Motorcycle Safety is Everyone’s Responsibility

Rider Information
May is Motorcycle Safety Awareness Month

Motorcycle safety is a top priority for The Motorcycle and Moped Industry Council (MMIC).
With May being the start of peak riding season, motorcycles are now back on our city streets, country
roads and highways, in full-force.

The MMIC believes strongly that all road users – including car and truck drivers, motorcycle and scooter
riders, bicyclists and pedestrians – have a shared responsibility to look out for each other and keep each
other safe on our roads.

Each May, during Motorcycle Safety Awareness Month, the MMIC takes the opportunity to encourage
safe riding habits among all motorcyclists and safe driving habits among all road users.

Whether you’re joining the sport for the first time, coming back to riding after an extended time away,
or getting ready to start the spring season, these 10 tips will keep you riding safely all season long:

1) Ease back into riding season by getting comfortable on your motorcycle.
2) Check your bike regularly to ensure tires, controls, lights and fluids are all in good working order.
3) Practice key riding skills like quick swerves, u-turns, emergency braking, figure 8, turning etc.
4) Gear up, every ride, with an approved helmet, as well as a jacket, pants, gloves and boots.
5) Choose hi-visibility, bright-coloured riding gear to be seen.
6) Be aware of the weather and adjust your riding style and riding gear accordingly.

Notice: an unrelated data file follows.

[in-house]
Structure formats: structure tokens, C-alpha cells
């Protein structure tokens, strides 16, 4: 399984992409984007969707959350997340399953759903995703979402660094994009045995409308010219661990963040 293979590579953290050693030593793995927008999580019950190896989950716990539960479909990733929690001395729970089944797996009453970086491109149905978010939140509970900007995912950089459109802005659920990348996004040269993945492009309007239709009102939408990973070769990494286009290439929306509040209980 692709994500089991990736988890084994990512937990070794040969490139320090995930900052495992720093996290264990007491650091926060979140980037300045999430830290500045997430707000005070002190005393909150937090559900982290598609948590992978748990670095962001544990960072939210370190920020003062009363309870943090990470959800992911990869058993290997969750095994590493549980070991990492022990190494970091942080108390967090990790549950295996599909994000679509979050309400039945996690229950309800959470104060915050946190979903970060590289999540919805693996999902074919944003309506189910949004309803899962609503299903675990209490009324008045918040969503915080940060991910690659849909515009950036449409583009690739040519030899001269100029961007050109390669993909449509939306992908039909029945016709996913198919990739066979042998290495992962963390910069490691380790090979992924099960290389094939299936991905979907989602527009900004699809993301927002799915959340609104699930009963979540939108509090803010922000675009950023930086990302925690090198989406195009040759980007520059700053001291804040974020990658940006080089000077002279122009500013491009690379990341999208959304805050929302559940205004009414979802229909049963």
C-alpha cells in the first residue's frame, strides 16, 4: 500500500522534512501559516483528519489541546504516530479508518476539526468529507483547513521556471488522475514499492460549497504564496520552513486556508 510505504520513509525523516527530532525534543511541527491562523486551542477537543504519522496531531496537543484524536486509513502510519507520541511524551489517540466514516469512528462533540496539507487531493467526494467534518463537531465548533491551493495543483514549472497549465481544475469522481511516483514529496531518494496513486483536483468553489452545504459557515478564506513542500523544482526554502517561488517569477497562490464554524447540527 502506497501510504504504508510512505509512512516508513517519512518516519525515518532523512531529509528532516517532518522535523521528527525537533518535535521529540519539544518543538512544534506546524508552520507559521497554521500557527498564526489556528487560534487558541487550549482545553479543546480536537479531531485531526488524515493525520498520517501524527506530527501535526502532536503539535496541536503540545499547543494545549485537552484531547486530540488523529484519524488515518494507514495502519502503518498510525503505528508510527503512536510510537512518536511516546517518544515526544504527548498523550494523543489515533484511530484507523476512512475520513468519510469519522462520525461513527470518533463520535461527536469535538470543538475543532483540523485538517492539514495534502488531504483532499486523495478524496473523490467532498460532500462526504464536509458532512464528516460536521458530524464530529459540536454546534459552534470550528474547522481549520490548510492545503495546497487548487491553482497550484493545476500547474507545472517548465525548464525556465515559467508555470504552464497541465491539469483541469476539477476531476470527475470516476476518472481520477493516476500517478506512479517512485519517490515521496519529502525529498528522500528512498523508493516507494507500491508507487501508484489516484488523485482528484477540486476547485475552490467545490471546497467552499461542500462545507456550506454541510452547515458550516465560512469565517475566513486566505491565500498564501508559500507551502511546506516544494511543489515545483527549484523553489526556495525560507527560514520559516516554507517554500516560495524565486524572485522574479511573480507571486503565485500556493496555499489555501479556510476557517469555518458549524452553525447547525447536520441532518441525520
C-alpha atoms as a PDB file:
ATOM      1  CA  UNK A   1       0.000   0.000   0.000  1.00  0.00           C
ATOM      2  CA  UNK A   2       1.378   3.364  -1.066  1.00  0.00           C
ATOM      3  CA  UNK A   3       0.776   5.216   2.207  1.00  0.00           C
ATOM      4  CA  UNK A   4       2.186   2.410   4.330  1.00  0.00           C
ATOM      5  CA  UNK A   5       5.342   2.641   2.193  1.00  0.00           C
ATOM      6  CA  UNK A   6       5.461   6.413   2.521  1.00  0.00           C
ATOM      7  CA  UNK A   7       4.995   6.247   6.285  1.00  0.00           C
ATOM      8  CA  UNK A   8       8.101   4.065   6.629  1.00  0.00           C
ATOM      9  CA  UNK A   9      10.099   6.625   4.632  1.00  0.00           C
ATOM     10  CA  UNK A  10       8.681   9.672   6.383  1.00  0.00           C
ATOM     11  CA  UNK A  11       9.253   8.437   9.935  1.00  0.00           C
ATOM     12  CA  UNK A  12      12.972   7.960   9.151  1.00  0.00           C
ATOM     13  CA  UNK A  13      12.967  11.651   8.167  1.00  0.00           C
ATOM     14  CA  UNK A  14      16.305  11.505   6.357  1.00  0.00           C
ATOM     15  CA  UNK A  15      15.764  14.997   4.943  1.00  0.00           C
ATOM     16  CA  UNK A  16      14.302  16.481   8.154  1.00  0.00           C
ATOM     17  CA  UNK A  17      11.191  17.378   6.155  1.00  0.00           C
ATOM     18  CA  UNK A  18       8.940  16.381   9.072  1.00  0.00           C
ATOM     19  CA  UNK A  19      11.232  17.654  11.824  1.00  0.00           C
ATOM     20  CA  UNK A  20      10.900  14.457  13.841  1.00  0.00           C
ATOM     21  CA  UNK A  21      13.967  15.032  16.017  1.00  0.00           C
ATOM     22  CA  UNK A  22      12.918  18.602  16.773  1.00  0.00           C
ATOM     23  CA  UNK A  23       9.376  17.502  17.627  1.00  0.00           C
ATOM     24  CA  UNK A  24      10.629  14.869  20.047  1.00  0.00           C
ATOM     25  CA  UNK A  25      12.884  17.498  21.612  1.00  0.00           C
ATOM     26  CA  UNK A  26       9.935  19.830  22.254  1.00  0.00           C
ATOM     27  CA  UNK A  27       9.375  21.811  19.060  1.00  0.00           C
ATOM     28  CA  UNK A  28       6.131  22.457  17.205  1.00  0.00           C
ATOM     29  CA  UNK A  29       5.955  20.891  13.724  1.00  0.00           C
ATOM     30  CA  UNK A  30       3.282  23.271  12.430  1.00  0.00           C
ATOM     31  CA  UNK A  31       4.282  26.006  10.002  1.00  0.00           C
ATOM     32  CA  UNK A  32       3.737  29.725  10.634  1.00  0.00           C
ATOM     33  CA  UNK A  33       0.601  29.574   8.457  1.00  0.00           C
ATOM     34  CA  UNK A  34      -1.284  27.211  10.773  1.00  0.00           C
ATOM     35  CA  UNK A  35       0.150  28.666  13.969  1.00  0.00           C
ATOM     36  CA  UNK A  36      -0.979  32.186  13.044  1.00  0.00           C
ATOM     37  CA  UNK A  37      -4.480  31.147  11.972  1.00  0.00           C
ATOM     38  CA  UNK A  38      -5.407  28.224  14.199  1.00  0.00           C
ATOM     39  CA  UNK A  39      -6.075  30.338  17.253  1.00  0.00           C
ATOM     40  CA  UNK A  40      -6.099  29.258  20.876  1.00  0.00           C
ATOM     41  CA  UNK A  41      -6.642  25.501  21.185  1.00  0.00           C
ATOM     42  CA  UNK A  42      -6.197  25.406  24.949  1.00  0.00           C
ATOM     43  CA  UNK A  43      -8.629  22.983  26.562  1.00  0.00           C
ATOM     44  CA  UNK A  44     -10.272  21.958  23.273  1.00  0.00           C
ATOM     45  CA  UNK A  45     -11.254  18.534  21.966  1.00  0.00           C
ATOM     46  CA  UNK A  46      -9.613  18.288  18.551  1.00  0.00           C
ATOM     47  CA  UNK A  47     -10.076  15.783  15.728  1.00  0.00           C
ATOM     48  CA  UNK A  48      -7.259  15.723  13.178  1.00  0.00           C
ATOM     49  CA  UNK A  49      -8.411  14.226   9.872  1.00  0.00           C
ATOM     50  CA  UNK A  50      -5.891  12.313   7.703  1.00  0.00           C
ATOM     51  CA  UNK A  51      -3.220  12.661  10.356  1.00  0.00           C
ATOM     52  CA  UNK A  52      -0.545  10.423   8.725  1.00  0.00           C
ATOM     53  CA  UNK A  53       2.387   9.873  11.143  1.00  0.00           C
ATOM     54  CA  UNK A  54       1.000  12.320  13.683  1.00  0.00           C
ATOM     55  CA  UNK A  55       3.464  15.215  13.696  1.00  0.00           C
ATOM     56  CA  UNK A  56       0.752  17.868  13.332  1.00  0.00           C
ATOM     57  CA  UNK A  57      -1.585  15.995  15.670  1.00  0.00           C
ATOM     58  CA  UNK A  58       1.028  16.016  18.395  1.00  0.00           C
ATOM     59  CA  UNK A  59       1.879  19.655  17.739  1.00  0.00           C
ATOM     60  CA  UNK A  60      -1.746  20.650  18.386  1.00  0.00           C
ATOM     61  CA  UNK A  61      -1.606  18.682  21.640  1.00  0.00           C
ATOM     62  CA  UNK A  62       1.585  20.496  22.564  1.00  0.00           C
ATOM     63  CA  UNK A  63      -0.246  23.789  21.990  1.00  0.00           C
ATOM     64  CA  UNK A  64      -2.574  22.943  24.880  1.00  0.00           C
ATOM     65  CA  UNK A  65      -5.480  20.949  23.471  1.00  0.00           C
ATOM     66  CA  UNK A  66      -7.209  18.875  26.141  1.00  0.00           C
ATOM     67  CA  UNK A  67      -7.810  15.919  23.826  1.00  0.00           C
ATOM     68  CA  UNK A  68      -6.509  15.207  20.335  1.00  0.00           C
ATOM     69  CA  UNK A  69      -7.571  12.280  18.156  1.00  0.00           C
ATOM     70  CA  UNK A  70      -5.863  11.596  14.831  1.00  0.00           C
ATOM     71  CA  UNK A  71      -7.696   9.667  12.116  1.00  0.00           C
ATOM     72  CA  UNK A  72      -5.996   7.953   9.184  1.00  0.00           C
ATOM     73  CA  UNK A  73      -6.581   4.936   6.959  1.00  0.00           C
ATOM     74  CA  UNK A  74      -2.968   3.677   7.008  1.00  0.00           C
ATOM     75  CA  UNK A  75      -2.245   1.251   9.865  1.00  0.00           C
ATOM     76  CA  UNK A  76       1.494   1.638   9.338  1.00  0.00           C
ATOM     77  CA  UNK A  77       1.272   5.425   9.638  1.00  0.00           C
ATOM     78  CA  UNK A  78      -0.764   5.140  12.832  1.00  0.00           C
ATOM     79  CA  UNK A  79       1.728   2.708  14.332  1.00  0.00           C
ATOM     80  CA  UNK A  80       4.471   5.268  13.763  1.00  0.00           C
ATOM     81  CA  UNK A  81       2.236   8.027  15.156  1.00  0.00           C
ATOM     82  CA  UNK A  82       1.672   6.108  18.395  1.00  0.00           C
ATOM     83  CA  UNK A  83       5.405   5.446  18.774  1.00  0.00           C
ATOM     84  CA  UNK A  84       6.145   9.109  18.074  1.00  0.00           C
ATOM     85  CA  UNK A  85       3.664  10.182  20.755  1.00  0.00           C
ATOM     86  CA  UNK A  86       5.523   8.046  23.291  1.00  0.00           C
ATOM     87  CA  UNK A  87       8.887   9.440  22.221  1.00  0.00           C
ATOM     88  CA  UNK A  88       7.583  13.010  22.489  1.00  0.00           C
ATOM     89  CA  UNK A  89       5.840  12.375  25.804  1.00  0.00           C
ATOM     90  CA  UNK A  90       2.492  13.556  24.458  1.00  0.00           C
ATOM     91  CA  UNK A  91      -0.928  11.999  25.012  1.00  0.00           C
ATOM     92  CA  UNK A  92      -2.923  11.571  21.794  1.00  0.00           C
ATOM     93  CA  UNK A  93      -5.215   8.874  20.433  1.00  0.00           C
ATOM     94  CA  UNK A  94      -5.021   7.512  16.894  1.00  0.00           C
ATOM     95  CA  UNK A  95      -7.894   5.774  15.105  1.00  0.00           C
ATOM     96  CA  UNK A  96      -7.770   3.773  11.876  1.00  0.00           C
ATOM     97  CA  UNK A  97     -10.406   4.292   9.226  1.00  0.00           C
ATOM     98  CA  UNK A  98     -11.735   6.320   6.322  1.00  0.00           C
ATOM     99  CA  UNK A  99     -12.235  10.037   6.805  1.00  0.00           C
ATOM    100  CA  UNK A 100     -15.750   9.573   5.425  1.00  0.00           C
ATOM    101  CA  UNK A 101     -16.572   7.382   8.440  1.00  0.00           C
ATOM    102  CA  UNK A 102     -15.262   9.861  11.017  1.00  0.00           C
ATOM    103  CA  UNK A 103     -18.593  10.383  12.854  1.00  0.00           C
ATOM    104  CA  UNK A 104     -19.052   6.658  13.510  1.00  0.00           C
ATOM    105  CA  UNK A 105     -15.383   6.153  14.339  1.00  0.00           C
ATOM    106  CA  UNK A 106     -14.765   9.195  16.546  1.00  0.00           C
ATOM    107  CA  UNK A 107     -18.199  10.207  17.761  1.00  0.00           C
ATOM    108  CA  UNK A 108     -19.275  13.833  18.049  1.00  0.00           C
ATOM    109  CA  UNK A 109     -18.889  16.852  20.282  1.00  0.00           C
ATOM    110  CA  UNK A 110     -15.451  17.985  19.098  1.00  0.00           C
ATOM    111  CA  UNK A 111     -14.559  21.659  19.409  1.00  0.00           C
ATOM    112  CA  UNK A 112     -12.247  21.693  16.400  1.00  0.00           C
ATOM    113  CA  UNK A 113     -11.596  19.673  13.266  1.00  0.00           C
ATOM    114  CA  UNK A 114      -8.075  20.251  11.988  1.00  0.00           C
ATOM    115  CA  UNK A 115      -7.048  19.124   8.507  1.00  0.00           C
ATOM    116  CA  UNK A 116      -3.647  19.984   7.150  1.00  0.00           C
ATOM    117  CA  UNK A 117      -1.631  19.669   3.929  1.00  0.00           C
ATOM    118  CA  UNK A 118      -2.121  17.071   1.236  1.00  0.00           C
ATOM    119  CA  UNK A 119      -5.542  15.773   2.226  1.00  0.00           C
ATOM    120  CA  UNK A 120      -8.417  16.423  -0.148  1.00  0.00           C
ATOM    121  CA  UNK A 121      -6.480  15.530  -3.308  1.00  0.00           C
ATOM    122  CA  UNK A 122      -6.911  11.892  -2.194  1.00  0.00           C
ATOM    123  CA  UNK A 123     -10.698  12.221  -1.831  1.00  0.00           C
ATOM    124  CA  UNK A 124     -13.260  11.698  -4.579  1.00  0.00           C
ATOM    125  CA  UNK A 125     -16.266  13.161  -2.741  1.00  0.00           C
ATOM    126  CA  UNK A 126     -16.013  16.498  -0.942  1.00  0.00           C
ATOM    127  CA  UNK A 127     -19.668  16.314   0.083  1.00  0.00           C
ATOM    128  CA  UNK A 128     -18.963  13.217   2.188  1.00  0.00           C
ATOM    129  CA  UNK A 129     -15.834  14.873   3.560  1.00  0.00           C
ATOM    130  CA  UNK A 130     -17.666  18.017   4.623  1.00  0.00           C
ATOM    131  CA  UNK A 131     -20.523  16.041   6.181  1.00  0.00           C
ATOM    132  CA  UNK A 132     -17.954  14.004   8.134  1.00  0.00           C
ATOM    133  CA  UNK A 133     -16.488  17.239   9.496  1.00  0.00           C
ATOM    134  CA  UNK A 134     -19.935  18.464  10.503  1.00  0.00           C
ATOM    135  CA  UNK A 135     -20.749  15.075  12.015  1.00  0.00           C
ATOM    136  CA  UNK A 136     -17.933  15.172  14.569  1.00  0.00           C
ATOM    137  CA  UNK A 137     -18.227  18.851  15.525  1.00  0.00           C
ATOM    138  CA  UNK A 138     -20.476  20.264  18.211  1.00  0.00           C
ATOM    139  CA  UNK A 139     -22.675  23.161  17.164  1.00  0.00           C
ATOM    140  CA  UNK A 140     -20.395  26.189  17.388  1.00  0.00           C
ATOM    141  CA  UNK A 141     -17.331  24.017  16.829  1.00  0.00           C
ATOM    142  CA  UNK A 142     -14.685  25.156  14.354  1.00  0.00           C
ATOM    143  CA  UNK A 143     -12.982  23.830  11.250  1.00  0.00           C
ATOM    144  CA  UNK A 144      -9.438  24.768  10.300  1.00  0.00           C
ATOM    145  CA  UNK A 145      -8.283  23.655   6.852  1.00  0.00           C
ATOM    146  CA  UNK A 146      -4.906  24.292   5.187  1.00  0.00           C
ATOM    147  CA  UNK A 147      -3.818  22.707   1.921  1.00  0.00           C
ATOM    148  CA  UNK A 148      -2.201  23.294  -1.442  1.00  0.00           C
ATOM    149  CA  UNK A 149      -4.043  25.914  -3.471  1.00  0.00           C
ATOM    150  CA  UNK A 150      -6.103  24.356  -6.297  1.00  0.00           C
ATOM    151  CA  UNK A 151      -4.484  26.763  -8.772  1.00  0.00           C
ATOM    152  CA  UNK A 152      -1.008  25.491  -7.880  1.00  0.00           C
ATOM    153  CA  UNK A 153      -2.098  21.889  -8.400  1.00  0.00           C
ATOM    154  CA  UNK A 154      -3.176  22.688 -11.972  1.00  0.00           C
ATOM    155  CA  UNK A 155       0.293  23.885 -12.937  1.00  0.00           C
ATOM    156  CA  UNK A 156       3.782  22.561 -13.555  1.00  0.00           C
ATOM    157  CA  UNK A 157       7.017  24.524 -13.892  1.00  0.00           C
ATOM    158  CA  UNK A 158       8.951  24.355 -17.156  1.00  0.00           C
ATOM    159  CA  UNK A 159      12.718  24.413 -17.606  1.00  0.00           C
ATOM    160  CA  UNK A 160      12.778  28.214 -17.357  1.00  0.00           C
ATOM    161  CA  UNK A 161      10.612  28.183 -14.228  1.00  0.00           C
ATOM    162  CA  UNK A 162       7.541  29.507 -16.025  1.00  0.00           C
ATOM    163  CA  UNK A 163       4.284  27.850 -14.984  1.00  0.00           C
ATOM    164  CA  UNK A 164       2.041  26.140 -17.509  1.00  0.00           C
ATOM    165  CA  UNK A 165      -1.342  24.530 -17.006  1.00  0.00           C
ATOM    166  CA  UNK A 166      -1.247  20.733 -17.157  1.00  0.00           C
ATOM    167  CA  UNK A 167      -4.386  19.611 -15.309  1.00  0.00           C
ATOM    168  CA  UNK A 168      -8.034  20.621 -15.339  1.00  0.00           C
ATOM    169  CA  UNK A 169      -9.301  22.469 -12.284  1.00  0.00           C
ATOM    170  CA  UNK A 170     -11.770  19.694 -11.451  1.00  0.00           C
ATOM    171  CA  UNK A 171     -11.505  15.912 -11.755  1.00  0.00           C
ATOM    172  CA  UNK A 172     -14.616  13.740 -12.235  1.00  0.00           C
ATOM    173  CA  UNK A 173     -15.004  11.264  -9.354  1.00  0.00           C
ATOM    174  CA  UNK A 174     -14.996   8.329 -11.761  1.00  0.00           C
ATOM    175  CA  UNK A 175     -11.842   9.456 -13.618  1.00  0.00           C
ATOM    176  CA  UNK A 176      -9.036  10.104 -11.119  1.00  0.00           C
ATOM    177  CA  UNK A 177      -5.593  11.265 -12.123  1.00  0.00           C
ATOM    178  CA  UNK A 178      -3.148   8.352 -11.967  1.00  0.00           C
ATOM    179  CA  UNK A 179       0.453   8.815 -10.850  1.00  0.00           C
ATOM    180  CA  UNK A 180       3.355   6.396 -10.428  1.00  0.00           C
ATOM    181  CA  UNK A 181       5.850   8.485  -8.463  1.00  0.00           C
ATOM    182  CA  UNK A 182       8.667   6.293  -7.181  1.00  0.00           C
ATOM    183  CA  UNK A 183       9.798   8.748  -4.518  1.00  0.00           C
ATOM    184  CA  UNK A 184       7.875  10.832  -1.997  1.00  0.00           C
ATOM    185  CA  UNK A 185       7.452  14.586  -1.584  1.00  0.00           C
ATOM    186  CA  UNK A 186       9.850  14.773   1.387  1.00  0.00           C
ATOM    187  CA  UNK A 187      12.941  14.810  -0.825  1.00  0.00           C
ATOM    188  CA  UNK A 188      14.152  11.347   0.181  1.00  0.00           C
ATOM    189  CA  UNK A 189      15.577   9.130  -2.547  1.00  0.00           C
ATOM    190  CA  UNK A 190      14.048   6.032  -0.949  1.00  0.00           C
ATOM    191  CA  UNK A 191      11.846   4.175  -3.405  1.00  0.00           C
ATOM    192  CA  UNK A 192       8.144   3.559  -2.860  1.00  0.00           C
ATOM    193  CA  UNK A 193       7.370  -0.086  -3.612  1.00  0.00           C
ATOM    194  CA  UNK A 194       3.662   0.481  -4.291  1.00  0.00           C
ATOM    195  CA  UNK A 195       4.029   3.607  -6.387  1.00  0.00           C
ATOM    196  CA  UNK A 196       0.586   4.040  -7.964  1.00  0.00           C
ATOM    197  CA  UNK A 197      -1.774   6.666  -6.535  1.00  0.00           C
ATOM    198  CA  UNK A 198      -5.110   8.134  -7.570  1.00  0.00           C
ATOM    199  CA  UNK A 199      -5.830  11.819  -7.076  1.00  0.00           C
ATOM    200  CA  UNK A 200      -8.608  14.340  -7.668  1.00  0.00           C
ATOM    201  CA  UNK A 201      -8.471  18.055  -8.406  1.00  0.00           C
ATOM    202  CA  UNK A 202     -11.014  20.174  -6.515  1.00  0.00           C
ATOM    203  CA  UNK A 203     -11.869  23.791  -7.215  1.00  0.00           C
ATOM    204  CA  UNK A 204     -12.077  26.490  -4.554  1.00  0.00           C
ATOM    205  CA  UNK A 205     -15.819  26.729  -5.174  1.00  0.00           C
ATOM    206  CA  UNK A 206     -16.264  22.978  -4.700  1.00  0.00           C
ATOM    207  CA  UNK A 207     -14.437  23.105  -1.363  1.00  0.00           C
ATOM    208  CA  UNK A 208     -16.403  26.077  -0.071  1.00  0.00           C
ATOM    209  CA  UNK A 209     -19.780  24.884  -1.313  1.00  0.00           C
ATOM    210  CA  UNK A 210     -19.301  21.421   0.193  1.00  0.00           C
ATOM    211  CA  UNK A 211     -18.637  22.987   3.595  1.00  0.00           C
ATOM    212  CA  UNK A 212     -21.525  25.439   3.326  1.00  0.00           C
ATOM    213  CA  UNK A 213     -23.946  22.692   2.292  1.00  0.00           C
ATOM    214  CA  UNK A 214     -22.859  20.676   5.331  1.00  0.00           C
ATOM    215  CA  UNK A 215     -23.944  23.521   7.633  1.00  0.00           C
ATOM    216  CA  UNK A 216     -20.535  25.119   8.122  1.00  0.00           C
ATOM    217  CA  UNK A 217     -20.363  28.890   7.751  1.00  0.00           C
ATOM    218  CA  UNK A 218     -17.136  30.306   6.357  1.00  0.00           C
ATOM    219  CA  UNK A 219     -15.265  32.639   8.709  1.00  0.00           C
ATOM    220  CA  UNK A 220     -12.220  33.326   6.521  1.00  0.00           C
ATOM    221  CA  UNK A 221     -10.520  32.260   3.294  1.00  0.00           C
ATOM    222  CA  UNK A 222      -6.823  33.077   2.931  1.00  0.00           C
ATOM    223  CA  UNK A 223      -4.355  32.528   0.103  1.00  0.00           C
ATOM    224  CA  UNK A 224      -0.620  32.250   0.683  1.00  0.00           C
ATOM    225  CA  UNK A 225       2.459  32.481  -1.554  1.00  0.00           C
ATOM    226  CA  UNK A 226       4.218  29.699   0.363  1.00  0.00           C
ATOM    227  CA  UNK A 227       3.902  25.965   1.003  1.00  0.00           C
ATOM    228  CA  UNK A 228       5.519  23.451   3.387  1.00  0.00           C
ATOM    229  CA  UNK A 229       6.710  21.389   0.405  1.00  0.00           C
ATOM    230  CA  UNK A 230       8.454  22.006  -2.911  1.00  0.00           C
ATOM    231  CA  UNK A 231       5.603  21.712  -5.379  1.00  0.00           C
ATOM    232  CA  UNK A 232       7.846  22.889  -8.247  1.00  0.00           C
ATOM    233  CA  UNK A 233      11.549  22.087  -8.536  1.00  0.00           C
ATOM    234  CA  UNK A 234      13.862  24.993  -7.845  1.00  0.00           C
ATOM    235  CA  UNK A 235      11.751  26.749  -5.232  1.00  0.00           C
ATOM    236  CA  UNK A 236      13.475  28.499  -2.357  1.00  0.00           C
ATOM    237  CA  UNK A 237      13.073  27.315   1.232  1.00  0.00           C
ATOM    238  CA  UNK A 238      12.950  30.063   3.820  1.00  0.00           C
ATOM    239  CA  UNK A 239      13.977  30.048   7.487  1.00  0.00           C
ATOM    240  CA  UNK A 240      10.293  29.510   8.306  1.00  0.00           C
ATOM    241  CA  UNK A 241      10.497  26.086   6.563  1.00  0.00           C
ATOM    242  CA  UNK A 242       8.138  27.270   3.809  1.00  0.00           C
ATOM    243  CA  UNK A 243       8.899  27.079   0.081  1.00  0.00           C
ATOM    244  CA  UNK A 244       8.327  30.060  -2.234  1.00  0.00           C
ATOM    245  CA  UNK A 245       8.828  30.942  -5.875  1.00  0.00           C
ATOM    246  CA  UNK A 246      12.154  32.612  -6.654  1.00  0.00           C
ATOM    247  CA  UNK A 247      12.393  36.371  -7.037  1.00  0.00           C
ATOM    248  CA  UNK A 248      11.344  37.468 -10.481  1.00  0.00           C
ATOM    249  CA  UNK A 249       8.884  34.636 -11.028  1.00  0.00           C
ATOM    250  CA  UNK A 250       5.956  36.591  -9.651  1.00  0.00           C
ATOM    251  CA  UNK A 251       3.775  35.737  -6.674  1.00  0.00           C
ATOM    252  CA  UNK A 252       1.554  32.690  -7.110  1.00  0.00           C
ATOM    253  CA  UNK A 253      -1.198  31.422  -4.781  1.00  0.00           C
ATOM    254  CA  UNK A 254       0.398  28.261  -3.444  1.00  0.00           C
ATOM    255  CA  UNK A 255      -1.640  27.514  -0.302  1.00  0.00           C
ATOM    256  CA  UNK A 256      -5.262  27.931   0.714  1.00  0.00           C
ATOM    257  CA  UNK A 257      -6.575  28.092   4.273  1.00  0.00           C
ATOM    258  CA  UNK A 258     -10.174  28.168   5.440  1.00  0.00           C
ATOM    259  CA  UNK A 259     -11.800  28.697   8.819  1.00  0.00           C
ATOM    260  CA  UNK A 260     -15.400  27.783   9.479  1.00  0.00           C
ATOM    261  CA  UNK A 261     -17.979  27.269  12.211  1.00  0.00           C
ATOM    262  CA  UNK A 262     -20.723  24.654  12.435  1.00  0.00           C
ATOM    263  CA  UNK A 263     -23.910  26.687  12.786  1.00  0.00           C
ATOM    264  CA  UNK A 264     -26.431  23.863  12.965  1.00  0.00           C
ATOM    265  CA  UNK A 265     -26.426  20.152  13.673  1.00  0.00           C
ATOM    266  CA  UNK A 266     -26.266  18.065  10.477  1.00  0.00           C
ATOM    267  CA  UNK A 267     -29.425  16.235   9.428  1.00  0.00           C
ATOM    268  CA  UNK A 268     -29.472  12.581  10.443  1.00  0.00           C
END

7) Ride defensively by remaining vigilant, staying situationally aware and avoiding threats.
8) Stay at a safe distance from other vehicles so you have the time and space to react if necessary.
9) Stay out of blind spots by riding in front or behind vehicles, rather than to the side of vehicles.
10) Ride in staggered formation on group rides to allow each rider to have a clear view ahead.

Car and truck drivers should also be on the look out for scooters and motorcycles on the roads, by
practicing these safe driving tips all season long:

1) Always check your mirrors and blind spots, especially before turning or changing lanes.
2) Take that second look to better judge the speed and distance of a motorcycle in your vicinity.
3) Allow for extra room to avoid cutting-off a motorcyclist.
4) Allow for extra space when driving behind a motorcyclist.

Remember, the person in that helmet, is someone’s friend, colleague, neighbor or relative – we all have
a shared responsibility to watch out for each other!

Help spread the importance of #MotorcycleSafety by sharing this year’s Motorcycle Safety Awareness
Campaign on Facebook, Instagram and Tik Tok. CLICK HERE to download social graphics and logos.


Motorcycle Federation of Canada – 2022 Motorcycle Safety Awareness Campaign Resources –